Game On

Harrah's 20 Years in Tunica.



photographs courtesy Harrah’s Tunica

A “good steady player” is a casino insider’s description of a cool customer at the blackjack tables who knows when to hold, fold, draw, let it ride, double down, and walk away.

In the 20 years since it opened its first casino in Tunica, Harrah’s has been such a player and then some. Now part of Caesar’s Entertainment Inc., Harrah’s — an offshoot of Memphis-based Holiday Inns back in the day — has amassed the biggest collection of casinos in Mississippi, the best locations, and the biggest share of the $822 million-a-year Tunica market. Harrah’s hand includes its flagship Harrah’s Tunica Hotel and Casino, Horseshoe, and Tunica Roadhouse.

It was different 20 years ago. The time traveler would visit a world where cotton and soybean farmers pondered outrageous offers for their land, where skeptics scoffed at the audacity of Destination Tunica, where the closest casino to Memphis was an hour (not 30 minutes) away on two-lane U.S. Highway 61, where a sandwich shop could pass for a restaurant, and where rookie dealers miscounted only slightly less often than rookie players. When Harrah’s opened its first casino in Robinsonville, a seemingly endless line of cars streamed over the levee before the doors opened as then-CEO Mike Rose muttered to a reporter nearby, “unbelievable.”

No one had heard of Paula Deen, smartphones, or televised poker tournaments that would rival baseball for exposure. Actual dimes, quarters, half-dollars, and silver dollars in plastic buckets truly were the coin of the realm, to be fed one by one into hungry slot machines. Nickel slots? Only for the bottom feeders in lesser markets. Penny slots? You must be kidding.

As everyone knows, the Tunica market proved to be even bigger than almost anyone imagined, supporting nine casinos for the last 15 years. It is the 10th largest market in the country, surpassed in 2011 by the Mississippi Gulf Coast thanks to post-Katrina rebuilding and the post-BP-oil-spill marketing windfall. The Coast has grown 20 percent while the North River Region stayed flat. With 30 casinos in all, Mississippi is the 4th largest market in the country behind Las Vegas, Atlantic City, and Chicago.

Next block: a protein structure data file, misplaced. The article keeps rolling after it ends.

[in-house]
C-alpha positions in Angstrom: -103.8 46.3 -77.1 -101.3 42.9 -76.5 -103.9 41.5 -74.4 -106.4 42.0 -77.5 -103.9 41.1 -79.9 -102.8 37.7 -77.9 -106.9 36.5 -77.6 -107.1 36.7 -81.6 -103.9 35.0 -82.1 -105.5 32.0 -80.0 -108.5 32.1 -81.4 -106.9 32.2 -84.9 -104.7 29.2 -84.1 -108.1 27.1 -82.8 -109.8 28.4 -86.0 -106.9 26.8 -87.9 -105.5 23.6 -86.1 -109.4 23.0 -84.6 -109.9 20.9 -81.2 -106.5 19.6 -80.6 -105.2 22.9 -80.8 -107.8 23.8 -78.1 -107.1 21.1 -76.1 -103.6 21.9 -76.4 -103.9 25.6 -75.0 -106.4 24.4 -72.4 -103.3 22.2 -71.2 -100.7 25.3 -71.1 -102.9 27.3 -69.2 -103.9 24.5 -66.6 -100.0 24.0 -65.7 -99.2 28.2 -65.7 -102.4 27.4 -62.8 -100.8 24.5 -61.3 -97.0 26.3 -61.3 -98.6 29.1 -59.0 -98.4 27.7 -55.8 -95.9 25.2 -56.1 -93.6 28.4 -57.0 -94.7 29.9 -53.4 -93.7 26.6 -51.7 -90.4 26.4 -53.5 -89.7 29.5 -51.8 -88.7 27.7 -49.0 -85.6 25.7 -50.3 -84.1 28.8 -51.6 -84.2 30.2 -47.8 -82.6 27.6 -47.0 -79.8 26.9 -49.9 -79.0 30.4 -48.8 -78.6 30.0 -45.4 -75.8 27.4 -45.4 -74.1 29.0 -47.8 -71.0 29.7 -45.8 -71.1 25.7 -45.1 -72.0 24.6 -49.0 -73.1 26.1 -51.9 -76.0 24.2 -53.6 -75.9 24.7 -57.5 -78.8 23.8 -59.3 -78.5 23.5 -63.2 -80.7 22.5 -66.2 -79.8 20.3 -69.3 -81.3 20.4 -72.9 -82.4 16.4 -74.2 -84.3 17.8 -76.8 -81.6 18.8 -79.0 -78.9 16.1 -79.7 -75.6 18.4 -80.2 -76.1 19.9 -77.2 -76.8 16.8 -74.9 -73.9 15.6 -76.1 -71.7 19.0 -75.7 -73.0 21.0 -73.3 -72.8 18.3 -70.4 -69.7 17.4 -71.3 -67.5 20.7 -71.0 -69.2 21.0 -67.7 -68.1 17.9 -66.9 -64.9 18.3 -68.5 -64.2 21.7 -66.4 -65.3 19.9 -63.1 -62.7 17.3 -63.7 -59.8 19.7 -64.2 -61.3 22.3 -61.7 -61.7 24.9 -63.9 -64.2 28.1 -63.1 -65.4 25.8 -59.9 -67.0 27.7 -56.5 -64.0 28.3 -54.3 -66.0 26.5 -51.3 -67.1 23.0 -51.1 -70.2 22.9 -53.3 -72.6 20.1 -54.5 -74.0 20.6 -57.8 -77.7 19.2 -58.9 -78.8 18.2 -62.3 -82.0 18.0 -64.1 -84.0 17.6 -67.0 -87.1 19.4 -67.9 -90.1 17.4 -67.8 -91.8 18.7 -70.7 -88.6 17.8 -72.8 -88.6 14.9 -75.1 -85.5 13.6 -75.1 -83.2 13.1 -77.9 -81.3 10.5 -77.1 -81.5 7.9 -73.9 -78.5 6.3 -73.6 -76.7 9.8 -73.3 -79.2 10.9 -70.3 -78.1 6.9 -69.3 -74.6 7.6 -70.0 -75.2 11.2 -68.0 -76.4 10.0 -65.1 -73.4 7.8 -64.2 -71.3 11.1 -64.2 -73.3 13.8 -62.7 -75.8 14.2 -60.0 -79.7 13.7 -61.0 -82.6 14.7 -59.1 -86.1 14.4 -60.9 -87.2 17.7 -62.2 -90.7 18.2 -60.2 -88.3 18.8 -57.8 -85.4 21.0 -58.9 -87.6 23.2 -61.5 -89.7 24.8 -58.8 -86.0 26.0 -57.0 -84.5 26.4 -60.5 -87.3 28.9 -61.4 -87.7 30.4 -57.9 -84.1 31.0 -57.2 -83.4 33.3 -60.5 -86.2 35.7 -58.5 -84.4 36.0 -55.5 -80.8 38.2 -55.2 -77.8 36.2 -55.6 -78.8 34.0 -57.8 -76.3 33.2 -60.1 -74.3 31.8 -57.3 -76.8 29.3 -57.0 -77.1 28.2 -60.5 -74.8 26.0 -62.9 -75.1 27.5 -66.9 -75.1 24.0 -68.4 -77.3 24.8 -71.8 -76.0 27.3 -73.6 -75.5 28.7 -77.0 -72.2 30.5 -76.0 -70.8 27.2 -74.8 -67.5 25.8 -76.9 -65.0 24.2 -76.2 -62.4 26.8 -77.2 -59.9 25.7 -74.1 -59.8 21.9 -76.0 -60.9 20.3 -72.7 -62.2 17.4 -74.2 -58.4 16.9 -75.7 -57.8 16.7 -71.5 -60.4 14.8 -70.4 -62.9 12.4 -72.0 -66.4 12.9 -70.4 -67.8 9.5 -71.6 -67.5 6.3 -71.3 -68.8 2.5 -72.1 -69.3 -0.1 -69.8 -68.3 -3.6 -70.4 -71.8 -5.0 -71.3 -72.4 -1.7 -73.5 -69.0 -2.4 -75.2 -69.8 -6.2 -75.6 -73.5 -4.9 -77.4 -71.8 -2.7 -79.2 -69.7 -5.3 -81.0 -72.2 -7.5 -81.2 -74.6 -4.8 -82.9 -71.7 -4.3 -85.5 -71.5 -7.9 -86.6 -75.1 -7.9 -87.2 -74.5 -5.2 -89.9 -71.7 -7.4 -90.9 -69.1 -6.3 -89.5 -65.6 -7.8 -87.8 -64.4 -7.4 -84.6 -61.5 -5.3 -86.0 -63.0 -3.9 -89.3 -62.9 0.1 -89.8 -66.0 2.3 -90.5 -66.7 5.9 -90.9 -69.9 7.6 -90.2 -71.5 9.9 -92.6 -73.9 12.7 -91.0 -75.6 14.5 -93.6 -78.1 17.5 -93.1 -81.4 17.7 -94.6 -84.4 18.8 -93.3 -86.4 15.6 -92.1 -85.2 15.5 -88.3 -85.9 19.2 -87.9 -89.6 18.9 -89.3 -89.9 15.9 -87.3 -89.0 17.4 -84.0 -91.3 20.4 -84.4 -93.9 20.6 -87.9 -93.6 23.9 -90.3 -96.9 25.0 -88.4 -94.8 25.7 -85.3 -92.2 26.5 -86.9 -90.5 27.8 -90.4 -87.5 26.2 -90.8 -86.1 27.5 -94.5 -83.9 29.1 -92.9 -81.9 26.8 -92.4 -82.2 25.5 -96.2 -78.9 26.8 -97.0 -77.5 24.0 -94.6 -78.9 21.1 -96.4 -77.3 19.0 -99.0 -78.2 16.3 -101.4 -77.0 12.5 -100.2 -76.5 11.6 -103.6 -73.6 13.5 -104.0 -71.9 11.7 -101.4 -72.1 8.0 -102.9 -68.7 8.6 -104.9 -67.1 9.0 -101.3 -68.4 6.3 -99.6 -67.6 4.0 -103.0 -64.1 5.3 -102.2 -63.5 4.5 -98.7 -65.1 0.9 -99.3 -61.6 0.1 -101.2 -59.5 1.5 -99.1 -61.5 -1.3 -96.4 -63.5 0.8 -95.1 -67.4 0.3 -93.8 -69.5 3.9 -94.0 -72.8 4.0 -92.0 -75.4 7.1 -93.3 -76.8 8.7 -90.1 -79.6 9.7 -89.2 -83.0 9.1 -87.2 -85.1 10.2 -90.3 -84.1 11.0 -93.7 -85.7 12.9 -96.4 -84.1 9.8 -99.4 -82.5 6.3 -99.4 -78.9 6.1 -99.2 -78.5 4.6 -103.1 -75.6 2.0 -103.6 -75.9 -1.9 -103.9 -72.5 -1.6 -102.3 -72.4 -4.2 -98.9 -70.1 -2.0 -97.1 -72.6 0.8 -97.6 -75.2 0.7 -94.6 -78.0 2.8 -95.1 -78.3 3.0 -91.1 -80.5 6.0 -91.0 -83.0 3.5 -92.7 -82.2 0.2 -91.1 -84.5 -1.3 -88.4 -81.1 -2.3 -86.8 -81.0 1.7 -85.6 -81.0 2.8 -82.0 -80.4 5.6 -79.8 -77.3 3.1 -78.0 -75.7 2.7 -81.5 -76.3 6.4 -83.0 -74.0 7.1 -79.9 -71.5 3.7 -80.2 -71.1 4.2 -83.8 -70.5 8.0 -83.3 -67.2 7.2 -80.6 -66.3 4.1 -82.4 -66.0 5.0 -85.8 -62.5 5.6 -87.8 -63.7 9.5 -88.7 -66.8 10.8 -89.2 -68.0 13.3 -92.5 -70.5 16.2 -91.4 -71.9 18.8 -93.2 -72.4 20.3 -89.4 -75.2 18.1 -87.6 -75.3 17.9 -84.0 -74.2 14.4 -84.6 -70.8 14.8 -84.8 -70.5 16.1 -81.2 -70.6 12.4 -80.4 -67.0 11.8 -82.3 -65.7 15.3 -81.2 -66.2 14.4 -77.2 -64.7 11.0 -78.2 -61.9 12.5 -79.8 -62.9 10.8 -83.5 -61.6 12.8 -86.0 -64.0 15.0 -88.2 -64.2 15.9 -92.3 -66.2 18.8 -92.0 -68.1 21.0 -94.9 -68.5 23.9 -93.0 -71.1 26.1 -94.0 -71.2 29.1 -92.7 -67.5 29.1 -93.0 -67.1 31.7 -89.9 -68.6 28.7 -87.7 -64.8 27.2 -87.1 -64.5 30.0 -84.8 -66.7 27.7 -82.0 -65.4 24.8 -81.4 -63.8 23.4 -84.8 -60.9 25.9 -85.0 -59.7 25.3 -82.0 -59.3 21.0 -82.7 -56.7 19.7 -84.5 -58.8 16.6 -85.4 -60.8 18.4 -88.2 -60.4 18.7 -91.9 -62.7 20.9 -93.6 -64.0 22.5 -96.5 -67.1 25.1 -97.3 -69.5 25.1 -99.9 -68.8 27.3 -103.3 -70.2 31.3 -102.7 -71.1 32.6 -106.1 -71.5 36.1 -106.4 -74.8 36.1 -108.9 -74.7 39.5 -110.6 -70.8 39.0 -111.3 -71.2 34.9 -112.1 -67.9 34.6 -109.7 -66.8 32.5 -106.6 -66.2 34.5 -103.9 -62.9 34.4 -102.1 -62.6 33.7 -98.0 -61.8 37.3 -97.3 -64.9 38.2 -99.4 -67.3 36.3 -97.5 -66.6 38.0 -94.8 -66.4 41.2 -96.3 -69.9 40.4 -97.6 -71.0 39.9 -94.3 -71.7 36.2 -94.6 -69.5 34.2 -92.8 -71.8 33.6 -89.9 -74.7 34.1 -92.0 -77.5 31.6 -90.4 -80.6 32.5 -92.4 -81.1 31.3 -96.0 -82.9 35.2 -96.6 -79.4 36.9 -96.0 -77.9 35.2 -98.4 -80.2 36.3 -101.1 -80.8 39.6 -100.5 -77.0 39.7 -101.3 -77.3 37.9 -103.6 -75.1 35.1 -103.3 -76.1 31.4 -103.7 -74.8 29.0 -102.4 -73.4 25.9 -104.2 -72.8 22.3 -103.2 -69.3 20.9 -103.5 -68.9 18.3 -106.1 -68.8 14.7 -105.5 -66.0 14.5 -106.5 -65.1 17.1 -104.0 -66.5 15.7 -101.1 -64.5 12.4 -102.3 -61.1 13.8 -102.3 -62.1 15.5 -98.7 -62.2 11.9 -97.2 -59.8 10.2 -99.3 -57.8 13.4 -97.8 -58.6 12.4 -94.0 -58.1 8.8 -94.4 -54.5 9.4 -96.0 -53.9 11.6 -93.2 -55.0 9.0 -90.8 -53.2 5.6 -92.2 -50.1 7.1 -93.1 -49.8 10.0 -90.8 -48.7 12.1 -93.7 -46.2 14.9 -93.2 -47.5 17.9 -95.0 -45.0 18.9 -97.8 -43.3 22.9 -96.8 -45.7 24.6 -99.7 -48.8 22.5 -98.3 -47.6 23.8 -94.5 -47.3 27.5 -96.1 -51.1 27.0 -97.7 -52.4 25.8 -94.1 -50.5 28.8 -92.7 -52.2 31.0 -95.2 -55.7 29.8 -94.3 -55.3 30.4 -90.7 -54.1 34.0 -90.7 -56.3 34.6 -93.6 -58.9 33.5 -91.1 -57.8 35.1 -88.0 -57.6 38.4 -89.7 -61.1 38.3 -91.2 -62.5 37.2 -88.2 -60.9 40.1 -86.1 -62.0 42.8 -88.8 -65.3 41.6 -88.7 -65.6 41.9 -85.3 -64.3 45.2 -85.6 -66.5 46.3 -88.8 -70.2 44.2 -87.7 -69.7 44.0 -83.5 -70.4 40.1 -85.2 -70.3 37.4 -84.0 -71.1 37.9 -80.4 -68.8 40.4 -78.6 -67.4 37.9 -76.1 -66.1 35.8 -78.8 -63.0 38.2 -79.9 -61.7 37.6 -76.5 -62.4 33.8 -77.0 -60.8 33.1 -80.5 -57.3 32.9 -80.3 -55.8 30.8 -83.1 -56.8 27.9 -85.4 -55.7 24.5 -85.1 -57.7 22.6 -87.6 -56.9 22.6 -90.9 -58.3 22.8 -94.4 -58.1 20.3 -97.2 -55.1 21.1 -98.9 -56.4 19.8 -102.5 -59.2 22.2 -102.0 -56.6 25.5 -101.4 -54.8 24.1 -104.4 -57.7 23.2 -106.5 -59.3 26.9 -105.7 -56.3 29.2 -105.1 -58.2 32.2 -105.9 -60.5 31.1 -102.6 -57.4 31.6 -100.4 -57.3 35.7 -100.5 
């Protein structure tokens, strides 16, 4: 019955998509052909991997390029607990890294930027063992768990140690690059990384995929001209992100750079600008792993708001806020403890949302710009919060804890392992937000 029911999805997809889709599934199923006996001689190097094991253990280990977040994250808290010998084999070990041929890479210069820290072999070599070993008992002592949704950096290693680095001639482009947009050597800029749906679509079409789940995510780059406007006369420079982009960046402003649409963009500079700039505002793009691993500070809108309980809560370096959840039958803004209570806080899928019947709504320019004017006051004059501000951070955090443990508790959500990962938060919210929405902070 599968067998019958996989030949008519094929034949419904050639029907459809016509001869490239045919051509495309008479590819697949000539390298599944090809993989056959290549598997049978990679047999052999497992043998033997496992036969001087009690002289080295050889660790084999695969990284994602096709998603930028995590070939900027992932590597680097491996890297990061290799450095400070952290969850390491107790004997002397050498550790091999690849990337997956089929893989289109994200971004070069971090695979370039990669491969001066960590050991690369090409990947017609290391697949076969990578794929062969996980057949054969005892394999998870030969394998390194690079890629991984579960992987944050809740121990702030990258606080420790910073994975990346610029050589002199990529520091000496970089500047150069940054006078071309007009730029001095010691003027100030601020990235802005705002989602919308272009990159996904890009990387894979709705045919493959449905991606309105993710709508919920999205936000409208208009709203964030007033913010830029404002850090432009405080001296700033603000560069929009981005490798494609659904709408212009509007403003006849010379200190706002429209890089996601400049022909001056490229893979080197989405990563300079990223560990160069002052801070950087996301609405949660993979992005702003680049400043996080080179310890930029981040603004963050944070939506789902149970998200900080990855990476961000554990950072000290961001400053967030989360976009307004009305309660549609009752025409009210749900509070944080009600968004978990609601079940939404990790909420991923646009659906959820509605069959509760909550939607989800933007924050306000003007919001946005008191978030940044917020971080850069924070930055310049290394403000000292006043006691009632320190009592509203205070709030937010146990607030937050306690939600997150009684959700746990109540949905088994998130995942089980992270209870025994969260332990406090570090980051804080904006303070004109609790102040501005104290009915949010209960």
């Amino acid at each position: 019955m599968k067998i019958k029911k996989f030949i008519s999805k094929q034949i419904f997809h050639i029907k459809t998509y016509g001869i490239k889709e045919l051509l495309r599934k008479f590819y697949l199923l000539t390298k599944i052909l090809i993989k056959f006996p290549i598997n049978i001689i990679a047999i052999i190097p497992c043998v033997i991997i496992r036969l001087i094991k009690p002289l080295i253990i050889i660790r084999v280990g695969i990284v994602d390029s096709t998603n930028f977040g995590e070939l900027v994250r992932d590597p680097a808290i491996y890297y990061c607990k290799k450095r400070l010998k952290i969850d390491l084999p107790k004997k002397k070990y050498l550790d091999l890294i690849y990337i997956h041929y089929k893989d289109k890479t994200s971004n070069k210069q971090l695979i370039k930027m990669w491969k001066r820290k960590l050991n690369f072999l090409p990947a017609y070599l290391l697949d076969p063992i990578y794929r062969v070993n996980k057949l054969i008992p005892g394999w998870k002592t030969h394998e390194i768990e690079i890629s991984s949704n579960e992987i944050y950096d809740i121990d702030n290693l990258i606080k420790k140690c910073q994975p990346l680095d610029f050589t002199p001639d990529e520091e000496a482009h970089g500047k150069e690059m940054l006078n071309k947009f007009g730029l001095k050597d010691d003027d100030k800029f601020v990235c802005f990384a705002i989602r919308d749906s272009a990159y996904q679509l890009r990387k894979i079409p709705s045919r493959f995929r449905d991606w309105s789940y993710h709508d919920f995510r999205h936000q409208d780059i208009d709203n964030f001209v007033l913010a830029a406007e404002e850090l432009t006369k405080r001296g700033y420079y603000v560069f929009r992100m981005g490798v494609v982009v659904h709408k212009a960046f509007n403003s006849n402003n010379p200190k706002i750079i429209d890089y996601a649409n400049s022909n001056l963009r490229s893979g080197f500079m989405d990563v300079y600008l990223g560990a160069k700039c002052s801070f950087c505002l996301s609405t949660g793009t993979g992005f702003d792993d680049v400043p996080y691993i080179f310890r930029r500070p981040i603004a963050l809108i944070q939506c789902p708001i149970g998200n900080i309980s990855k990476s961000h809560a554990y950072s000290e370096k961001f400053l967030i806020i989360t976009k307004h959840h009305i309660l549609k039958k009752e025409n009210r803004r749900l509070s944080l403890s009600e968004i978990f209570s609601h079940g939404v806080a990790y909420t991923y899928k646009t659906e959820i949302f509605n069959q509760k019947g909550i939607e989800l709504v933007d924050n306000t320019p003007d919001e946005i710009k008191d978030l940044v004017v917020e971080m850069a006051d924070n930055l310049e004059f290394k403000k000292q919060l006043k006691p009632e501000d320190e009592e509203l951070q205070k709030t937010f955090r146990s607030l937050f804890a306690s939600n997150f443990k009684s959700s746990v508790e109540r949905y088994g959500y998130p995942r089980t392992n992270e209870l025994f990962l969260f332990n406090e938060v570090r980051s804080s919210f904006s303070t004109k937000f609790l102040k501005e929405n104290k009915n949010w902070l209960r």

Memphis contributes approximately 30 percent of the Tunica customers, but the share of total revenue is anyone’s guess.

Harrah’s Tunica took over the former Grand Casino and bought out savvy competitor Jack Binion’s Horseshoe. The market withstood the introduction of the Tennessee Lottery, the expansion of casino-style games at Southland Park in West Memphis, the recession, and the Great Flood of 2011.

Penny slots became the most popular machine in the casino, taking in a staggering $321 million in a single month. Yes, you can play one cent at a time, or as much as $10 at a time.

But don’t go grab that jar of change on your dresser. The sound of coins clattering into a metal tray or shaking in a plastic bucket is a thing of the past, replaced by bill acceptors and tickets redeemable at the cashier’s window.

“Money can be dirty — and heavy,” says Harrah’s Tunica GM Darold Londo, a graduate of West Point and the Wisconsin School of Law who came to Mississippi in February. “My mother would rather travel light than heavy.”

Harrah’s did a $40 million renovation after taking over its signature property consisting of the casino, two hotels, a golf course, kiddie arcade, events center, and shooting range. Paula Deen’s Buffet and Gift Shop rode a hot streak for five years before crapping out this summer.

The Queen of Southern Cuisine is out but the King could be coming in. Harrah’s is talking to wrestler Jerry Lawler about hosting his new museum.

Technology changed table games as well as electronic ones. Pit bosses still look friendly to a point but now watch for cheaters who would assist their memory with Google Glass. You can bring your smartphone with you but you can’t make a call on it at the tables. There is an electronic version of craps with a tutorial so novices can nurse a small sum and learn the game before going to a real table. The old soldiers of the Greatest Generation and street hustlers must shake their heads in wonder.

The no-smoking area? Forget it. Didn’t take. But you can get baked chicken, steamed vegetables, three kinds of lettuce, and sugarless cookies at the low-calorie buffet.

What does the future hold? If only. “Online poker for money is going to happen,” Londo says. “It’s happening in some states now. Perhaps at some point it will be approved federally.”

As Internet gambling expands, does the potential market for casinos expand as well? Harrah’s VP Ricky Busey, who came to the company as a second career after working in retail, says, “The customer who likes sitting at home and gaming on a computer is not the customer who wants to be in the action at the craps table high-fiving people. Kids who grew up on video games may be online gamers, versus my group that travels in packs. The question is how you get the most people. It’s no different than retail. If you asked me when I was at Macy’s in the ’80s if people would buy online I would have said, ‘No.’ And we would have been wrong.” 

 

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